5.3 Lisa Gabriel is responsible for dealing with data subject access requests.

5.4 The organisation will not charge] for allowing employees access to information about them.

The organisation will respond to any data subject access request within 10 working days.

5.5 The organisation will allow the employee access to hard copies of any personal information.

However, if this involves a disproportionate effort on the part of the organisation, the

employee shall be invited to view the information on-screen or inspect the original

documentation at a place and time to be agreed by the organisation.

5.6 The organisation may reserve its right to withhold the employee’s right to

access data where any statutory exemptions apply.



6.1 The organisation has a system in place that enables employees to check their personal

information on a regular basis so that they can correct, delete or update any data. If an

employee becomes aware that the organisation holds any inaccurate, irrelevant or out-ofdate

information about him/her, he/she must notify [name of individual/the data

protection officer/the HR department] immediately and provide any necessary corrections

and/or updates to the information.

6.2 Data that is likely to cause substantial damage or distress

If an employee believes that the processing of personal information about him/her is

causing, or is likely to cause, substantial and unwarranted damage or distress to him/her or

another person, he/she may notify the organisation in writing to [name of individual/the data

protection officer] to request the organisation to put a stop to the processing of that


6.3 Within 21 days of receiving the employee’s notice, the organisation will reply to the

employee stating either:

  • that it has complied with or intends to comply with the request; or
  • the reasons why it regards the employee’s notice as unjustified to any extent and

the extent, if any, to which it has already complied or intends to comply with the




7.1 The organisation may monitor employees by various means including, but not limited to,

recording employees’ activities on CCTV, checking emails, listening to voicemails and

monitoring telephone conversations. If this is the case, the organisation will inform the

employee that monitoring is taking place, how data is being collected, how the data will be

securely processed and the purpose for which the data will be used. The employee will

usually be entitled to be given any data that has been collected about him/her. The

organisation will not retain such data for any longer than is absolutely necessary.

7.2 In exceptional circumstances, the organisation may use monitoring covertly. This may be

appropriate where there is, or could potentially be, damage caused to the organisation by

the activity being monitored and where the information cannot be obtained effectively by

any non-intrusive means (for example, where an employee is suspected of stealing

property belonging to the organisation). Covert monitoring will take place only with the

approval of Lisa Gabriel.



8.1 If an employee acquires any personal information in the course of his/her duties, he/she

must ensure that:

  • The information is accurate and up to date, insofar as it is practicable to do so;
  • The use of the information is necessary for a relevant purpose and that it is not kept

longer than necessary; and

  • The information is secure.

8.2 In particular, an employee should ensure that he/she:

  • uses password-protected and encrypted software for the transmission and receipt

of emails;

  • sends fax transmissions to a direct fax where possible and with a secure cover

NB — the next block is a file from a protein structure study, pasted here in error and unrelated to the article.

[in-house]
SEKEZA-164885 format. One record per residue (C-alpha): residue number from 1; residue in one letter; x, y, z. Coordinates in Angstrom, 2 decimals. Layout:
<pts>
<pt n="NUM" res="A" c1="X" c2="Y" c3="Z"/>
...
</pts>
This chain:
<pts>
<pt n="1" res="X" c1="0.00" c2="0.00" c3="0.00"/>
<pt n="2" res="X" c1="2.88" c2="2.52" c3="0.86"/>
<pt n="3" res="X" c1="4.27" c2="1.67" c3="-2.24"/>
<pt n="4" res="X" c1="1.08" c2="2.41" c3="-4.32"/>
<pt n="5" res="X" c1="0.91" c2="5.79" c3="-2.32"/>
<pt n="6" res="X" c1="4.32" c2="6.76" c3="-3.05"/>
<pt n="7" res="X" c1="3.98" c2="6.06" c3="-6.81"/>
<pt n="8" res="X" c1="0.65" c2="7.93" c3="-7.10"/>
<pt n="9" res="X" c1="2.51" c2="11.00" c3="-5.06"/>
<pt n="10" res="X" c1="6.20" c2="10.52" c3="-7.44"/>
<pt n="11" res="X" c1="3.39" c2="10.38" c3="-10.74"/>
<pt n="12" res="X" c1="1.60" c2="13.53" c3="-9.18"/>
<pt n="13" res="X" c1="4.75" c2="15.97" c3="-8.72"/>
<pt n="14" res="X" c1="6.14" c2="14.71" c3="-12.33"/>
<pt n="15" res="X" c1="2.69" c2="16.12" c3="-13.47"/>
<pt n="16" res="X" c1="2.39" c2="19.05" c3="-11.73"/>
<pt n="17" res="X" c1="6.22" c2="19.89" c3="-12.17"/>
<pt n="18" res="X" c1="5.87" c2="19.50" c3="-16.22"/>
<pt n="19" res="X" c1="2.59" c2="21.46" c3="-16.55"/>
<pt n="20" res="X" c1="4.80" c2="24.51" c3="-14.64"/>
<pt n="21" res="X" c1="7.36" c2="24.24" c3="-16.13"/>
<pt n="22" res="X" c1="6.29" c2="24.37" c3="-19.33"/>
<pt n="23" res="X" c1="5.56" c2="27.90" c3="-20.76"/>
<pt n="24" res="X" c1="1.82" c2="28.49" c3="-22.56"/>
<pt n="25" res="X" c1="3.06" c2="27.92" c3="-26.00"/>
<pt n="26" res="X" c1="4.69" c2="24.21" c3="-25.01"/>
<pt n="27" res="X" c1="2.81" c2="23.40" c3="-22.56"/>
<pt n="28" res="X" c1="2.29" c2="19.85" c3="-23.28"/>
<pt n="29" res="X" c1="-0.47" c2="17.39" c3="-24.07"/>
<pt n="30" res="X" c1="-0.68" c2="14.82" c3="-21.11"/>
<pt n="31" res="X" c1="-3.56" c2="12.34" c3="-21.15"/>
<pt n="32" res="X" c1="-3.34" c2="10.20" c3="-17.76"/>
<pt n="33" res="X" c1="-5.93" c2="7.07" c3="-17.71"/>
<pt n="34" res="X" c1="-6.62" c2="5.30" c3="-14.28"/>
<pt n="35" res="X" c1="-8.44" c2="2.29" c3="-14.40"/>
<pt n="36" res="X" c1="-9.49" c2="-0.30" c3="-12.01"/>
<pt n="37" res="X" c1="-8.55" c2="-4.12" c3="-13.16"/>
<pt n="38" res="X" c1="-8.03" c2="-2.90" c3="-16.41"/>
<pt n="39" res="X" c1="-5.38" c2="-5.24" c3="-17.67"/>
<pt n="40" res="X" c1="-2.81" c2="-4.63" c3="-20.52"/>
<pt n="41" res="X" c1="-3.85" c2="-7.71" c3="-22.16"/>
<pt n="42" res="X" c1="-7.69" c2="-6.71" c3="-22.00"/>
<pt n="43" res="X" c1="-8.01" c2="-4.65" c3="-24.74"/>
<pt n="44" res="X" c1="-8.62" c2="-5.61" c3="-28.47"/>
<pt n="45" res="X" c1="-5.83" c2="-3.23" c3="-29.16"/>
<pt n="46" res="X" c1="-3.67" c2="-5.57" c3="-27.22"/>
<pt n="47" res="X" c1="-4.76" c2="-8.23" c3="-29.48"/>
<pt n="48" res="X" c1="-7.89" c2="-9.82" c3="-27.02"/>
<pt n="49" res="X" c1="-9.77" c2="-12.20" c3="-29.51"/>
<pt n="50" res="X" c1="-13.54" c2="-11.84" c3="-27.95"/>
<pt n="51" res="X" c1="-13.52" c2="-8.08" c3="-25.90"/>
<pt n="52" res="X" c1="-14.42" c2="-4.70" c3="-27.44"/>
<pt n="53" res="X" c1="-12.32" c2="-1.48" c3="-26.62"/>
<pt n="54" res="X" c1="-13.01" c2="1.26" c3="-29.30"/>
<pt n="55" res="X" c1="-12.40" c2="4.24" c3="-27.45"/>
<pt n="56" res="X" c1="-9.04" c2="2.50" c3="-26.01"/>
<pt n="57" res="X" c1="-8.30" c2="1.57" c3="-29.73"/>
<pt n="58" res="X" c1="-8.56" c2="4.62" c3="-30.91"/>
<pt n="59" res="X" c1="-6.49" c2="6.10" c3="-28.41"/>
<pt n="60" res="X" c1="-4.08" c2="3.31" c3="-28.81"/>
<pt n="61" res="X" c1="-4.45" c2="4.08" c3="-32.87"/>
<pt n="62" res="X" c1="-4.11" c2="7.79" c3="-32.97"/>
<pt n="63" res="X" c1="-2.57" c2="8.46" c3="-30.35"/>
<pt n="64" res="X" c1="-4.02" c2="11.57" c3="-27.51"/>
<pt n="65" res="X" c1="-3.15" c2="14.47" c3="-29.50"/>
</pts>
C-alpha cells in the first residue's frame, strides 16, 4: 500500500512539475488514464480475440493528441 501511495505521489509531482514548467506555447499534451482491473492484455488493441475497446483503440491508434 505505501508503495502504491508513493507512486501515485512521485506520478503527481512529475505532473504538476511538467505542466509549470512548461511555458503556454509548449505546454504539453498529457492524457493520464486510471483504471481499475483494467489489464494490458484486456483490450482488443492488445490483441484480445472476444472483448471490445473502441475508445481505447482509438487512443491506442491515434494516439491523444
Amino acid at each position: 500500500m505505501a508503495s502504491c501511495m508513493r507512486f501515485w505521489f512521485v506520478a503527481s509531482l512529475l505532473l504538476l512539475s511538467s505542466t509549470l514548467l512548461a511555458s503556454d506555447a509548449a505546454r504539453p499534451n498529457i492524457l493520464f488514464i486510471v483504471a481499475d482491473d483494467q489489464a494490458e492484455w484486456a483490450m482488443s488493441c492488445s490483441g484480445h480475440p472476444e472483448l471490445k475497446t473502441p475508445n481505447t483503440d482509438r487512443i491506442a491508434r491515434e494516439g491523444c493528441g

sheet; and

  • locks files in a secure cabinet.

8.2 Where information is disposed of, employees should ensure that it is destroyed. This may

involve the permanent removal of the information from the server, so that it does not remain

in an employee’s inbox or trash folder. Hard copies of information may need to be confidentially shredded. Employees should be careful to ensure that information is not

disposed of in a wastepaper basket/recycle bin.

8.3 If an employee acquires any personal information in error by whatever means, he/she shall

inform [name of individual/the data protection officer] immediately and, if it is not necessary

for him/her to retain that information, arrange for it to be handled by the appropriate

individual within the organisation.

8.4 Where an employee is required to disclose personal data to any other country, he/she must

ensure first that there are adequate safeguards for the protection of data in the host

country. For further guidance on the transfer of personal data outside the UK, please

contact Lisa Gabriel.

8.5 An employee must not take any personal information away from the organisation’s

premises [save in circumstances where he/she has obtained the prior consent of Lisa


8.6 If an employee is in any doubt about what he/she may or may not do with personal

information, he/she should seek advice from [name of individual/line manager/the data

protection officer]. If he/she cannot get in touch with [name of individual/line

manager/the data protection officer], he/she should not disclose the information concerned.


8.7 Consequences of non-compliance

All employees are under an obligation to ensure that they have regard to the eight data

protection principles (see above) when accessing, using or disposing of personal

information. Failure to observe the data protection principles within this policy may result in

an employee incurring personal criminal liability. It may also result in disciplinary action up

to and including dismissal. For example, if an employee accesses another employee’s

employment records without the requisite authority, the organisation will treat this as gross

misconduct and instigate its disciplinary procedures. Such gross misconduct will also

constitute a criminal offence.


8.8 Taking employment records off site

An employee must not take employment records off site (whether in electronic or paper

format) without prior authorisation from Lisa Gabriel

8.9 An employee may take only certain employment records off site. These are documents

relating to [disciplinary or grievance meetings that cannot be held on site/meetings with

occupational health/discussions surrounding the sale of the business or specific monitoring

purposes/seeking professional advice]. An employee may also take employment records off

site for any other valid reason given by Lisa Gabriel.

8.10 Any employee taking records off site must ensure that he/she does not leave his/her laptop,

other device or any hard copies of employment records on the train, in the car or any other

public place. He/she must also take care when observing the information in hard copy or

on-screen that such information is not viewed by anyone who is not legitimately privy to that




9.1 The organisation will provide training to all employees on data protection matters on

induction and on a regular basis thereafter. If an employee considers that he/she would

benefit from refresher training, he/she should contact Lisa Gabriel.

9.2 The organisation will review and ensure compliance with this policy at regular intervals.


Philip Parker Associates Ltd will revise and review this policy regularly.